Moderate Exercise Prevents Depression

According to the Centers for Disease Control (CDC), 1 in 10 US adults report being depressed. The most common treatments for depression include medication and therapy, although exercise has also been found to be a helpful treatment. Taking this concept one step further, in the American Journal of Preventive Medicine, researchers reviewed 30 studies on the effects of moderate exercise for the prevention of depression and found that 25 of these studies demonstrated that an increase in physical activity was associated with a decreased risk of subsequently developing depression.

“This review shows promising evidence that the impact of being active goes far beyond the physical,” stated George Mammen, lead researcher. With the ever-rising sea of health-care costs, a preventive strategy for depression—and really any health condition or disorder—is crucial. “We need a prevention strategy now more than ever. Our health system is taxed. We need to shift focus and look for ways to fend off depression from the start.”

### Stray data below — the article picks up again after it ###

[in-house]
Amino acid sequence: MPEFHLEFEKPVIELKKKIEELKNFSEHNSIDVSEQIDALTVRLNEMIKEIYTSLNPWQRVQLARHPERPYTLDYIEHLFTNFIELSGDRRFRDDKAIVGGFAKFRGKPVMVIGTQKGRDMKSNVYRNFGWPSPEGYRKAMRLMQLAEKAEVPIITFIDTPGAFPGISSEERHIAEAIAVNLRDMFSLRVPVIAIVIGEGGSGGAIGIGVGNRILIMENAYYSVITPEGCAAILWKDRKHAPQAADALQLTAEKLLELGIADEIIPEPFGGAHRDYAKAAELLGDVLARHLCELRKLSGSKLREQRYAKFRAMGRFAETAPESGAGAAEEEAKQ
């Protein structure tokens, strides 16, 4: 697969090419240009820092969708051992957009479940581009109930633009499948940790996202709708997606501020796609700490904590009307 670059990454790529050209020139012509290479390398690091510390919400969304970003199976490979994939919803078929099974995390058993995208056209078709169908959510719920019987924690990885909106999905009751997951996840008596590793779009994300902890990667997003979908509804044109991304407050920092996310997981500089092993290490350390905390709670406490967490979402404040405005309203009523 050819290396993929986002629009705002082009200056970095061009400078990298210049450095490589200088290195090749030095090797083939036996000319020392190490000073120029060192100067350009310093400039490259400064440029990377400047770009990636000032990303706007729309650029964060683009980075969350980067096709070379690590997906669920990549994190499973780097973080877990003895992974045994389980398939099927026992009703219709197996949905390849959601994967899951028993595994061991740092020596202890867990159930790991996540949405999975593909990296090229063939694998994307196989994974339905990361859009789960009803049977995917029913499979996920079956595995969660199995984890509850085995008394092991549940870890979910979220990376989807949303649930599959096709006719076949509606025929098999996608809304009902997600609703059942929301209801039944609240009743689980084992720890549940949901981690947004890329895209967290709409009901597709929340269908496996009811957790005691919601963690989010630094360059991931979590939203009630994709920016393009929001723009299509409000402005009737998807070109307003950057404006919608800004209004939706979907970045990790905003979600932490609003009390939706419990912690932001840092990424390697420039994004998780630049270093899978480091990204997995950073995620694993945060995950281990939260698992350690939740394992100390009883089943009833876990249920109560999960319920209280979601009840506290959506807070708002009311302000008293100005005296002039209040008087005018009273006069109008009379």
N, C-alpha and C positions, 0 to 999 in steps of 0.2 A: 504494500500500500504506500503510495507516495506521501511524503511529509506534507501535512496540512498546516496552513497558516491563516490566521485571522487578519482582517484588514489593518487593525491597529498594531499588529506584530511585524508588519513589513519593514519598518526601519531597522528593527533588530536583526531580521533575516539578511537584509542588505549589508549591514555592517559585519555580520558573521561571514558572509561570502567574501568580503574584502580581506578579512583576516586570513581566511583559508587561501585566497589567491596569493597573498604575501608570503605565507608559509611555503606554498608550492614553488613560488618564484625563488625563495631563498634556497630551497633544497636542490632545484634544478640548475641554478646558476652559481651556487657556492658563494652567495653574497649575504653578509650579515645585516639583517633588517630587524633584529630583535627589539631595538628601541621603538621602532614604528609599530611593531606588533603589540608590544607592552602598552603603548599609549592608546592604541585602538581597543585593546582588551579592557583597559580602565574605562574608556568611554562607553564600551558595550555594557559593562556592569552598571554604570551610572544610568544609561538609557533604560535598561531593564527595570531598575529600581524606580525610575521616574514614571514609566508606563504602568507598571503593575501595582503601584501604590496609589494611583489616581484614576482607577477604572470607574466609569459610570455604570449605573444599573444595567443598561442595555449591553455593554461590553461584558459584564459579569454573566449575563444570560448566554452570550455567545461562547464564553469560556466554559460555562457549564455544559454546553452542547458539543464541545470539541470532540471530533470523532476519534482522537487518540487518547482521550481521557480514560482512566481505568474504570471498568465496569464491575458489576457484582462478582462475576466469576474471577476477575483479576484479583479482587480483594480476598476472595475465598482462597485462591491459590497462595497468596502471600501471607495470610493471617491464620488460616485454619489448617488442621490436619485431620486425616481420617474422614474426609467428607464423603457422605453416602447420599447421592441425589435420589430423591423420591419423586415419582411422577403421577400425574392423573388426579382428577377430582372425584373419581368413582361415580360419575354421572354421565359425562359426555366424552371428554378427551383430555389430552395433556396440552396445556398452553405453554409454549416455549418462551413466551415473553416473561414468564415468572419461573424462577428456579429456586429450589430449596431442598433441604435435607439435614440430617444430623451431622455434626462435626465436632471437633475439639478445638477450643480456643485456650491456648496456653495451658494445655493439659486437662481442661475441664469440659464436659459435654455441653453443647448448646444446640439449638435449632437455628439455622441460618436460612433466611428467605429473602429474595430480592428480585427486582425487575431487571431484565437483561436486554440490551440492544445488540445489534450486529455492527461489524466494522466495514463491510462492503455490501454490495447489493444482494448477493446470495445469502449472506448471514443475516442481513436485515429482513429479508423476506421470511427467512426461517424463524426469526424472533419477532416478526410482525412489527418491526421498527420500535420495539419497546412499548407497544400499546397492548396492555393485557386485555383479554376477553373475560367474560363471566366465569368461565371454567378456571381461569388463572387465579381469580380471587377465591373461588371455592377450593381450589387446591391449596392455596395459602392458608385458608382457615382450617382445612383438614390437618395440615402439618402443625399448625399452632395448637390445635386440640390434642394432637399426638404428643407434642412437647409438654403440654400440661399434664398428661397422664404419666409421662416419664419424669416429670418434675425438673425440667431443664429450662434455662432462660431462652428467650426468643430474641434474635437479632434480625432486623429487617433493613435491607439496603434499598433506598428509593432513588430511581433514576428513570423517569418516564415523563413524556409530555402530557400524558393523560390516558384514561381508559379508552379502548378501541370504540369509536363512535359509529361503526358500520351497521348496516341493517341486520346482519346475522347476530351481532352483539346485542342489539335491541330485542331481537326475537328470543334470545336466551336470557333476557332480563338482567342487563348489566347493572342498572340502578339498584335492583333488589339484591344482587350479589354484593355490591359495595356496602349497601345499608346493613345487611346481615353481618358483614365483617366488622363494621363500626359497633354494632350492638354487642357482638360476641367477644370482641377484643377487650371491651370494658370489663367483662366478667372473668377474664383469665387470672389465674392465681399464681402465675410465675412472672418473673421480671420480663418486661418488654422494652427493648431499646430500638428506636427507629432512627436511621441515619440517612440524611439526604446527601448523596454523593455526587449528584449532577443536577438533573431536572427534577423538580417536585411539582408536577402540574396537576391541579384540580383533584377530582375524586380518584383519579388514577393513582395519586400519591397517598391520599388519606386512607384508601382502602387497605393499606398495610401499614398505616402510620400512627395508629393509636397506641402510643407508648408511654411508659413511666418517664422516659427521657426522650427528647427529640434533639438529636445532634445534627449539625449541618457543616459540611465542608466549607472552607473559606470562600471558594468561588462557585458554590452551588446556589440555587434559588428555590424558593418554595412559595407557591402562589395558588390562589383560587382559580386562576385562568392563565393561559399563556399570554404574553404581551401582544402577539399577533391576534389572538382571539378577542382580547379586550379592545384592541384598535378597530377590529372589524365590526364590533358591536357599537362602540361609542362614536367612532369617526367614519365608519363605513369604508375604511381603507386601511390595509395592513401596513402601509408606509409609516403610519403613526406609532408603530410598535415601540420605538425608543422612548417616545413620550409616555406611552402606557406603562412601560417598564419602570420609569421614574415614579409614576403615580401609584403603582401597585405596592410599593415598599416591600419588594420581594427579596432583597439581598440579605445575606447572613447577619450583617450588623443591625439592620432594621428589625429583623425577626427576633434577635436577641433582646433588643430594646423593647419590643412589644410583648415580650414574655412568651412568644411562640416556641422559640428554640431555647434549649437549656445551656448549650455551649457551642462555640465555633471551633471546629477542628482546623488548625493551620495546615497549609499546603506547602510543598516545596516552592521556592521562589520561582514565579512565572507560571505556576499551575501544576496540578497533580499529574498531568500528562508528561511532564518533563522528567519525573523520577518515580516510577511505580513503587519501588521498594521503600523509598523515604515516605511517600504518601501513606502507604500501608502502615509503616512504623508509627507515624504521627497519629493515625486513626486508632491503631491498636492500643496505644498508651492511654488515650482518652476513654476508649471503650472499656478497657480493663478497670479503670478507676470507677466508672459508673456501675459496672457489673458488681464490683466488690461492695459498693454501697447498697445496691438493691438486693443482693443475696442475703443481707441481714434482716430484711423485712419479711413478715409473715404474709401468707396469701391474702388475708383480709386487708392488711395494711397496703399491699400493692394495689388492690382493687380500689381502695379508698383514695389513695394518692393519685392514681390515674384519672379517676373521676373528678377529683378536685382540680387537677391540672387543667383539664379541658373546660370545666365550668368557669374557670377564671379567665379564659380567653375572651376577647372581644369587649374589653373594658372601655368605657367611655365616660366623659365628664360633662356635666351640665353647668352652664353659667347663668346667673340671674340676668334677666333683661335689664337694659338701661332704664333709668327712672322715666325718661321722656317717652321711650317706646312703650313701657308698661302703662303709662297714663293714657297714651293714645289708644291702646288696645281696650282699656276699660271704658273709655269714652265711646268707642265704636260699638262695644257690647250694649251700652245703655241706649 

I recommend regular physical activity for a number of reasons. Not only will your mental health benefit, but your stress levels will fall, your risk of many chronic diseases will drop, your weight will decrease, and your digestion will improve. If those aren’t good reasons to get moving, I don’t know what are. Regular exercise has been an integral part of my own life for many, many years. I make time for it because I know how important it is to my health. I hope that you will make the time for it, too.

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